Despite the fact that there are words like Twitter and Tweet and Twestival floating around there’s actually nothing new here. People have been coordinating charity events for a long time, it’s just that instead of writing letters, making phone calls or sending e-mails people passed the word along by means of a new form of communication that acts as a mass text-message. To that extent it’s almost a gathering of the elite– presumably if you’re not twittering then you’re not going to hear about or attend any Twestival– and in some ways this is less about raising money for the poor than it is about a small group of people celebrating their uniqueness by mingling, getting drunk and trying to score. I was certainly not in the know and by investigating the non-Twitter voice for the local Twestival I found their blog is hella ugly and no one’s bothered posting anything about how the event went.
Similarly the beneficiary of all of this twittering isn’t anything new. Charity: Water doesn’t fly teams of engineers around the world digging wells for people who lack clean drinking water, they more act like a marketing firm for the concept of donating to charities that dig wells. The company was founded by a former club promoter who had a spiritual epiphany and ended up working as staff photographer on a Mercy Ship– floating hospitals that bring medical aid to people who lack basic health care. After eight months of seeing poverty and the human cost he returned to New York and decided to found a charity organization of his own. With a small staff of people to handle the administration tasks (and someone in charge of branding) Charity: Water has stepped into the growing field of middleman awareness organizations.
There are countless NGOs spread throughout the world and some of them even manage to do some good. Charity: Water sought out organizations on the ground who had been working on water projects and partnered up, suggesting that they could provide additional revenue by soliciting donations from the burgeoning, liberal arts educated, indie-rock cred middle-class. Utilizing their savvy design style Charity: Water is a breath of fresh air in the charity gas-chamber where Pandas aren’t in and no one wants to see that damn commercial of shoeless children in the barrio. Finding an ally in the Twitter community seems the perfect marriage, the slick new way of doing the same old things. Not that it’s all work and no play. Charity: Water’s unique contribution to transparency isn’t very new either, but they’re at least in step with the new breed of worldwide charities. They provide evidence, they show videos, they take pictures. Interns and even staff members travel the globe with cameras and keep journals of what they’ve seen in the third world, then document the implementation of well projects to prove to the donors that the money did what the money was supposed to do.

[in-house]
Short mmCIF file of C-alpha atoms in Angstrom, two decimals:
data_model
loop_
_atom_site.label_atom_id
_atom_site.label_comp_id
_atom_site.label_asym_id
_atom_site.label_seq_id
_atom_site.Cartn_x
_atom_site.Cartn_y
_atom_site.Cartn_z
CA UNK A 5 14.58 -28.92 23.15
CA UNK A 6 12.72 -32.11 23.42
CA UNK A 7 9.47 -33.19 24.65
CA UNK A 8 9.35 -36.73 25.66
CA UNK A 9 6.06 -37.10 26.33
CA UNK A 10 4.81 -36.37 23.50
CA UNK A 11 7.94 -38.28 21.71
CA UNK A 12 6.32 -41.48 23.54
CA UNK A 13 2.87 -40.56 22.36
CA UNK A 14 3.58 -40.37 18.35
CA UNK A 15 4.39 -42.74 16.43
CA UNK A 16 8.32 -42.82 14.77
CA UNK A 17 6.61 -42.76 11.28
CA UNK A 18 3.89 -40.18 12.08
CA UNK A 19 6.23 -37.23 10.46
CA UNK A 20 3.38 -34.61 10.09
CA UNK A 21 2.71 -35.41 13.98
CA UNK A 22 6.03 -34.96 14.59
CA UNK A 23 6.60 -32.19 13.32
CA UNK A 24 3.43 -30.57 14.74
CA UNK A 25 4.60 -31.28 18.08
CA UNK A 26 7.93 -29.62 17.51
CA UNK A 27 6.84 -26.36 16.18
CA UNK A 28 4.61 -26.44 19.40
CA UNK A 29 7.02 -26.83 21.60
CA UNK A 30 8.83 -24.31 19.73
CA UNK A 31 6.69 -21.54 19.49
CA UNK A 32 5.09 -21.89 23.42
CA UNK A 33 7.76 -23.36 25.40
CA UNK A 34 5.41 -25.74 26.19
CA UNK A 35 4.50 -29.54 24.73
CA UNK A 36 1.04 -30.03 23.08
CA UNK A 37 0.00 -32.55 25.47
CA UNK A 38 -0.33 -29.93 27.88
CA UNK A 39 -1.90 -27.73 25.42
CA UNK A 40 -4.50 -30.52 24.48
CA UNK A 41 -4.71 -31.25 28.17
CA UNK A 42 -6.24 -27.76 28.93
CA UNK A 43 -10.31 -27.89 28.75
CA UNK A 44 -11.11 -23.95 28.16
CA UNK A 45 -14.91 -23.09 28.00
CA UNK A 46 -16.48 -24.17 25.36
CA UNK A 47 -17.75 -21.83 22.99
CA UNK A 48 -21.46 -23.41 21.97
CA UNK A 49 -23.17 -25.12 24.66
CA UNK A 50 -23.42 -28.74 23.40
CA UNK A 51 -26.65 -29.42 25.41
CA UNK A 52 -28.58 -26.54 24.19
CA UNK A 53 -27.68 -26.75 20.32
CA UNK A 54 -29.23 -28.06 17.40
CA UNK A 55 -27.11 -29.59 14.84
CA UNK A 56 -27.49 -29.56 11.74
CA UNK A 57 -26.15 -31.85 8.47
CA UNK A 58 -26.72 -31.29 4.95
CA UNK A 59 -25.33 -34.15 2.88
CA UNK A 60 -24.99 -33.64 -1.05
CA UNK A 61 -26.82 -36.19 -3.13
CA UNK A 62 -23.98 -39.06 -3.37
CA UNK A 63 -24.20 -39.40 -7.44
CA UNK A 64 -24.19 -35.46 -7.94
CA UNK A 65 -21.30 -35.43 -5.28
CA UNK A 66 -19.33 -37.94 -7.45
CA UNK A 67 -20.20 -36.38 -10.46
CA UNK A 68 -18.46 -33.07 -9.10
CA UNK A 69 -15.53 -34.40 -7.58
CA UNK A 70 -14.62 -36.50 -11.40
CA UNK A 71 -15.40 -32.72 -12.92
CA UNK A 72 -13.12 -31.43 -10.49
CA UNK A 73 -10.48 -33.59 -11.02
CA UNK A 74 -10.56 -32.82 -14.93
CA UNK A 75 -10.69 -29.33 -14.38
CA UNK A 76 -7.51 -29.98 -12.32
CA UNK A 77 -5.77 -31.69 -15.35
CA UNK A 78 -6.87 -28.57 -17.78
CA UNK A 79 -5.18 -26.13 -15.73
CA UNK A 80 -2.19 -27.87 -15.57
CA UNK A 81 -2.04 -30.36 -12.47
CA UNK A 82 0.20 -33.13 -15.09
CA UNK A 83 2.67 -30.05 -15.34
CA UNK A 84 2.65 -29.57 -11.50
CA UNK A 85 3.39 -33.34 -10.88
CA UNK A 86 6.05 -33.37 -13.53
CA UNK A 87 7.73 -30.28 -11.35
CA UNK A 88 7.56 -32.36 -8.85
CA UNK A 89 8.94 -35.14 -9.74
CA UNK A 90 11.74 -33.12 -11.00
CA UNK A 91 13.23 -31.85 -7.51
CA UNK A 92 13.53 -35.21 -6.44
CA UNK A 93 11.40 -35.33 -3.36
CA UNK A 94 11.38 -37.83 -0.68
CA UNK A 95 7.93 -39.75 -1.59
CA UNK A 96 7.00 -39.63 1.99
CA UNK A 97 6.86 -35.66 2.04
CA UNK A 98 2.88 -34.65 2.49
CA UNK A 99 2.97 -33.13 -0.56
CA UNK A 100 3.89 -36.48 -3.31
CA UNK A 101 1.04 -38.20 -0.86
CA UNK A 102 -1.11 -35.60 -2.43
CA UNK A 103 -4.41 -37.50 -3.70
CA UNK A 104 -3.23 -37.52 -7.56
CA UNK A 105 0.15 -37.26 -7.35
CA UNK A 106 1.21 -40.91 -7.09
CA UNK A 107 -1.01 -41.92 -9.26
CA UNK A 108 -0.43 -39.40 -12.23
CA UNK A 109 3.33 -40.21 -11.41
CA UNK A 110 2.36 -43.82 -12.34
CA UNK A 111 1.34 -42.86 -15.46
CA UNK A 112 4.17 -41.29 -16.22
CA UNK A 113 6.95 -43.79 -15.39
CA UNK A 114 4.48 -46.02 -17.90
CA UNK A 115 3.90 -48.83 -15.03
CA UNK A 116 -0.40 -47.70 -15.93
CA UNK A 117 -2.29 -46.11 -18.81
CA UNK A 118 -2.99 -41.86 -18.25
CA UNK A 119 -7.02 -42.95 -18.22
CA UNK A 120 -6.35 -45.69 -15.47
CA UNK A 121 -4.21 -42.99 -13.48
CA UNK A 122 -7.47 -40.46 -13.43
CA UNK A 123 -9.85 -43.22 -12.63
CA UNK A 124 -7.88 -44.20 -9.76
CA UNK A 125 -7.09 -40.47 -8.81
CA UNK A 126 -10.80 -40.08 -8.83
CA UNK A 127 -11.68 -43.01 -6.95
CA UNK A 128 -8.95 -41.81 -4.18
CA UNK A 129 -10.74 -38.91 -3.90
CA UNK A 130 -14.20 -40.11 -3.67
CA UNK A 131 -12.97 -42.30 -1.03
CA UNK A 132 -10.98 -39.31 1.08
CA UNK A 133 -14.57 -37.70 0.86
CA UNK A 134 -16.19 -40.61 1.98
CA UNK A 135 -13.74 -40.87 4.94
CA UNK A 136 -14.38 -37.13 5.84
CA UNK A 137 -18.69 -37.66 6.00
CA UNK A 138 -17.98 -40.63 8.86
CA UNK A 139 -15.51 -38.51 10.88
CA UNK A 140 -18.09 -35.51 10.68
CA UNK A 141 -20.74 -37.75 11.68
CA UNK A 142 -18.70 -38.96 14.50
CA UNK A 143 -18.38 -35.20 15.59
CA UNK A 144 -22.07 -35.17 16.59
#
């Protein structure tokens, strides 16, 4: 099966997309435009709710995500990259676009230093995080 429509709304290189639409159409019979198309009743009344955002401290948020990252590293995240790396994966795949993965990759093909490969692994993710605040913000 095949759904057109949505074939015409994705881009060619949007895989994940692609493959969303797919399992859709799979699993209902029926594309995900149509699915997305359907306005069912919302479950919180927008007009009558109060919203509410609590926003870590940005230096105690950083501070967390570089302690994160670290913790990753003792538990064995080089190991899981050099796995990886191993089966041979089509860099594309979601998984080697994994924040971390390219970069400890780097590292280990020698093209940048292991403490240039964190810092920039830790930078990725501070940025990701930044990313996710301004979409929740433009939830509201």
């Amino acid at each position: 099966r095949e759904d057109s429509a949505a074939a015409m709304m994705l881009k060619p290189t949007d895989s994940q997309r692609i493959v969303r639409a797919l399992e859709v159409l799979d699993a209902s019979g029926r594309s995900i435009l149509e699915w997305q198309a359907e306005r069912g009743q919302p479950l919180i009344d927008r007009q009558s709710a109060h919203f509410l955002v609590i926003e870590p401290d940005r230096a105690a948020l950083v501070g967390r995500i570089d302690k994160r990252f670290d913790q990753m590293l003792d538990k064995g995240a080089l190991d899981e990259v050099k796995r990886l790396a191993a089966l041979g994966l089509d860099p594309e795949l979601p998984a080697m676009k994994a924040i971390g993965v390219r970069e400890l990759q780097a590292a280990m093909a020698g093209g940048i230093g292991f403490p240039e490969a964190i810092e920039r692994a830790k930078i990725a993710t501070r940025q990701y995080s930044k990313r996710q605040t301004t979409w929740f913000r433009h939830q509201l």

One impressive element is that Charity: Water has managed to eliminate administrative costs from siphoning donations by receiving private funding or donated goods/services from companies. Another impressive element is that Charity: Water, by virtue of being en vogue and hip, just raised $250,000 and counting to dole out among various NGOs helping the poorest people on Earth have their most basic need met. That it takes the flash of new trinkets and toys to raise money for good saddens me but it’s encouraging to see that, amidst banks and currency collapsing, massive layoffs and an uncertain future people still came out the pocket. And they mingled, got drunk and tried to get laid.
Vodpod videos no longer available.
Top photo stolen from Charity: Water’s tricky flash display. Photo of Twestival SF is by Flickr user inferno10.